Respect for the journey: a survivor-led investigation of undergoing psychotherapy assessment

31 Jan 2021
Alison Faulkner, Katie Kelly, Sarah Gibson, Steve Gillard, Lana Samuels & Angela Sweeney


Psychotherapy assessments are key decision points for both clients and services, carrying considerable weight on both sides. Limited research indicates that assessments have immediate and long-term impacts on clients, particularly where trauma has been experienced, affecting engagement with therapy. Understanding assessments from clients’ perspectives can inform service development and improve client experience.


This is a survivor-led exploration of clients’ experiences of undergoing assessment for talking therapies. Interviews were conducted with seven people who had undergone assessment for psychological therapies in third sector and NHS services. Interviews were recorded, transcribed and analysed thematically.


The core theme was ‘respect for the journey’ reflecting the need expressed by participants for their life experiences prior to the assessment to be given full respect and consideration. Six sub-themes were identified: trauma and desperation, fear of judgement, search for trust and safety, sharing and withholding (a balancing act), feeling deconstructed, and finding hope.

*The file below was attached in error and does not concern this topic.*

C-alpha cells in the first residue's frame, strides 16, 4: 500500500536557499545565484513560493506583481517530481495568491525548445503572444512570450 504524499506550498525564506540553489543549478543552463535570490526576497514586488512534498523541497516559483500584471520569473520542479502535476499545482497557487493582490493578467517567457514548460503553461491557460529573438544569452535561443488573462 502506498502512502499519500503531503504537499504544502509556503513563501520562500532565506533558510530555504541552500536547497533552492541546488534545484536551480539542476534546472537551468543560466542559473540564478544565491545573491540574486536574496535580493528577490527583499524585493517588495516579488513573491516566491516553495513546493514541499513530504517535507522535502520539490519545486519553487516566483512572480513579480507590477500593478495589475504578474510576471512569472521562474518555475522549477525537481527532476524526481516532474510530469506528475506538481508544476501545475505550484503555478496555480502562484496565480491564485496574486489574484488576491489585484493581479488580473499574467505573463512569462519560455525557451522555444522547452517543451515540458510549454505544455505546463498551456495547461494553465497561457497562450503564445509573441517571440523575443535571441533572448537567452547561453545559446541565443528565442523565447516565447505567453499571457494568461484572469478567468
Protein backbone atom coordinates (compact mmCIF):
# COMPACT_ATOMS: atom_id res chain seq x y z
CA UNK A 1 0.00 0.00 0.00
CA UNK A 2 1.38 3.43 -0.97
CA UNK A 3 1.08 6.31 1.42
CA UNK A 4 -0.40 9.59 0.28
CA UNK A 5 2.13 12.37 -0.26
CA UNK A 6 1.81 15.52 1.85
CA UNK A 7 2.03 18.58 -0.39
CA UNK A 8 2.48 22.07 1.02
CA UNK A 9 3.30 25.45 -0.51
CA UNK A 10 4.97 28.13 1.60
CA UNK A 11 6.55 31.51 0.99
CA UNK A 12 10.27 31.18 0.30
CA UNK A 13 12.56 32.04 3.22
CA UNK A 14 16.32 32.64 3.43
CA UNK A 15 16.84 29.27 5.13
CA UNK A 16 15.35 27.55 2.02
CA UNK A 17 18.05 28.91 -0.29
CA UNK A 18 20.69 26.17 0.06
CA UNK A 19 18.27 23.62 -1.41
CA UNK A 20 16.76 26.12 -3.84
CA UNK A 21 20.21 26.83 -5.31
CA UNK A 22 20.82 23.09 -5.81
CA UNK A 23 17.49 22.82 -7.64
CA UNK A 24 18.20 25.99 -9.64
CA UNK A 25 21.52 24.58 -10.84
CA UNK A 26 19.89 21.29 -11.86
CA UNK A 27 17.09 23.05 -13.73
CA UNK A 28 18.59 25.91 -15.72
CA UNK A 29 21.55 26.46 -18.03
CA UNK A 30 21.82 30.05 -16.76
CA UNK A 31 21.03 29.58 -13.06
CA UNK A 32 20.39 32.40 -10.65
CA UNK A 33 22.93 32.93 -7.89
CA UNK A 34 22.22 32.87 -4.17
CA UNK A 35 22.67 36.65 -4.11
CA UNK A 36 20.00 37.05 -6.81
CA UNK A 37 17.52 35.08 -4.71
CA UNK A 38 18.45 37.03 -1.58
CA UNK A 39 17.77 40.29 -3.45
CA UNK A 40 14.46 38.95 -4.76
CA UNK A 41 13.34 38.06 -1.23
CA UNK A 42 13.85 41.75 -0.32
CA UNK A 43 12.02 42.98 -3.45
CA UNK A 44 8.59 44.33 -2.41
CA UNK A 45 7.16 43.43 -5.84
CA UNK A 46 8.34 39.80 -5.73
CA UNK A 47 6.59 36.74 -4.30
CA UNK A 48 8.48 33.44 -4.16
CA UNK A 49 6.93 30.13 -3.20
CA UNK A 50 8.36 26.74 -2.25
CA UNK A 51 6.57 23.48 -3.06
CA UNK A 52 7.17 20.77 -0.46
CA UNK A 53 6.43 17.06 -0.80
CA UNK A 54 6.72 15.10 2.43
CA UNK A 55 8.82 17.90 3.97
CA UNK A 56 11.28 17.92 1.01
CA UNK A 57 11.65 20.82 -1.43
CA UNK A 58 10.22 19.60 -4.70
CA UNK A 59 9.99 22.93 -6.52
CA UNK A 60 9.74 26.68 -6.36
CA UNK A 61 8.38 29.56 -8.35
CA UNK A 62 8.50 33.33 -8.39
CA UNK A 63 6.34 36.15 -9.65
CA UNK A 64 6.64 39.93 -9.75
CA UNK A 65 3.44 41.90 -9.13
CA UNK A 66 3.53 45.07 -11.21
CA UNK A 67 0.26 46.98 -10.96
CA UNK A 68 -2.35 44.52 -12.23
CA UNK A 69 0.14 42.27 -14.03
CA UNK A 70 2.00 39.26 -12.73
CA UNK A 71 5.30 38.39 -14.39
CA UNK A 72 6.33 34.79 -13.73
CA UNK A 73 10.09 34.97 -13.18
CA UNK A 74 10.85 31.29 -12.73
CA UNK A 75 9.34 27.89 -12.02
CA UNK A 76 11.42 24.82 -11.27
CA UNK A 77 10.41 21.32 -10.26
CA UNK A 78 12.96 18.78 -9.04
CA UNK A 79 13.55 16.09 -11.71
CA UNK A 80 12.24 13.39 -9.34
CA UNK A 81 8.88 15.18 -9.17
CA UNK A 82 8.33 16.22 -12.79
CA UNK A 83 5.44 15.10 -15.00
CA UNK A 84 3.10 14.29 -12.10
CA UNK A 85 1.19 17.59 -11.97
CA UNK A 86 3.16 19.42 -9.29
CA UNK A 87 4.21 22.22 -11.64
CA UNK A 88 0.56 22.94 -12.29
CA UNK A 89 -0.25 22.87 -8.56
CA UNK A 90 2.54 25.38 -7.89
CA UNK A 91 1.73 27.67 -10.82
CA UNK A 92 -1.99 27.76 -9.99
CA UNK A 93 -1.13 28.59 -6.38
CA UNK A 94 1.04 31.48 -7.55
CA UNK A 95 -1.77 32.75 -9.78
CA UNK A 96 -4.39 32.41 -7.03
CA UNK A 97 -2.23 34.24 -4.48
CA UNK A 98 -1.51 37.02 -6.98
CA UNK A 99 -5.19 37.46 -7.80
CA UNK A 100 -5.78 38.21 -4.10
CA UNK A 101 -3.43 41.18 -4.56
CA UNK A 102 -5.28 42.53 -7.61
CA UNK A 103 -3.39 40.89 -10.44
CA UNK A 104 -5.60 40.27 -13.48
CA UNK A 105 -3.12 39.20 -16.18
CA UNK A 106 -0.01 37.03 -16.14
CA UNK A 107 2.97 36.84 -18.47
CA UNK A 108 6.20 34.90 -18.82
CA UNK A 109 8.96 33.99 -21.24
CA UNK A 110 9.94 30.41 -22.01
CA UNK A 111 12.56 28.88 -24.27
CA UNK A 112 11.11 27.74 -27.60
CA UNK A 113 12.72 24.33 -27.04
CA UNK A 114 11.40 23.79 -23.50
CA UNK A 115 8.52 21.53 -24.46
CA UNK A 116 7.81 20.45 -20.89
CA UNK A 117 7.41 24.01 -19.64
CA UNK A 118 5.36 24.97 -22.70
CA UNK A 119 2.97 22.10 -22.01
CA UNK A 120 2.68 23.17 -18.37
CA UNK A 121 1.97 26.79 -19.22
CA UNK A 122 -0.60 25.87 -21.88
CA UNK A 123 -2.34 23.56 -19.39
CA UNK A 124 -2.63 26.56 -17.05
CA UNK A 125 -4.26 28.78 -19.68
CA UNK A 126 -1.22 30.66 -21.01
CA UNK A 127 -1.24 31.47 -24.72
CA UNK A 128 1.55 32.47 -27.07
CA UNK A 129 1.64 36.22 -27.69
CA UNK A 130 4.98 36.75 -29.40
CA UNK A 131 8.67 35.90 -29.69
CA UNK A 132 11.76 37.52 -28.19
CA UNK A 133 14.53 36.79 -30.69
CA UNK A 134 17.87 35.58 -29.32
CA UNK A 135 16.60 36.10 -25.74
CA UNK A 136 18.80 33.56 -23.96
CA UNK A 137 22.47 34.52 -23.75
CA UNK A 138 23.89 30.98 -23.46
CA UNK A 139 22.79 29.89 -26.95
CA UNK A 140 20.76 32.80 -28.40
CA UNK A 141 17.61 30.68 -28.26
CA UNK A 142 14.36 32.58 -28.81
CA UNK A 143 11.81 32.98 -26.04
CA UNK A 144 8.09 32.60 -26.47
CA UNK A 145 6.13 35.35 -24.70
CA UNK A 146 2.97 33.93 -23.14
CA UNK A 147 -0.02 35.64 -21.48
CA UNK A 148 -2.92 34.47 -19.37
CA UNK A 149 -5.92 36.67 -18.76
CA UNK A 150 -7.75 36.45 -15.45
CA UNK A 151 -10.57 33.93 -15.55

The findings highlight the heightened emotional power surrounding psychotherapy assessments, reflecting the journey participants had undertaken to reach this point. The dilemma facing clients at the heart of an assessment—how much to share and how much to withhold—demonstrates the importance for services and assessors of treating the journey a client has made to the assessment with care and respect. Findings indicate the value of services and practitioners undertaking a trauma-informed approach to assessment encounters.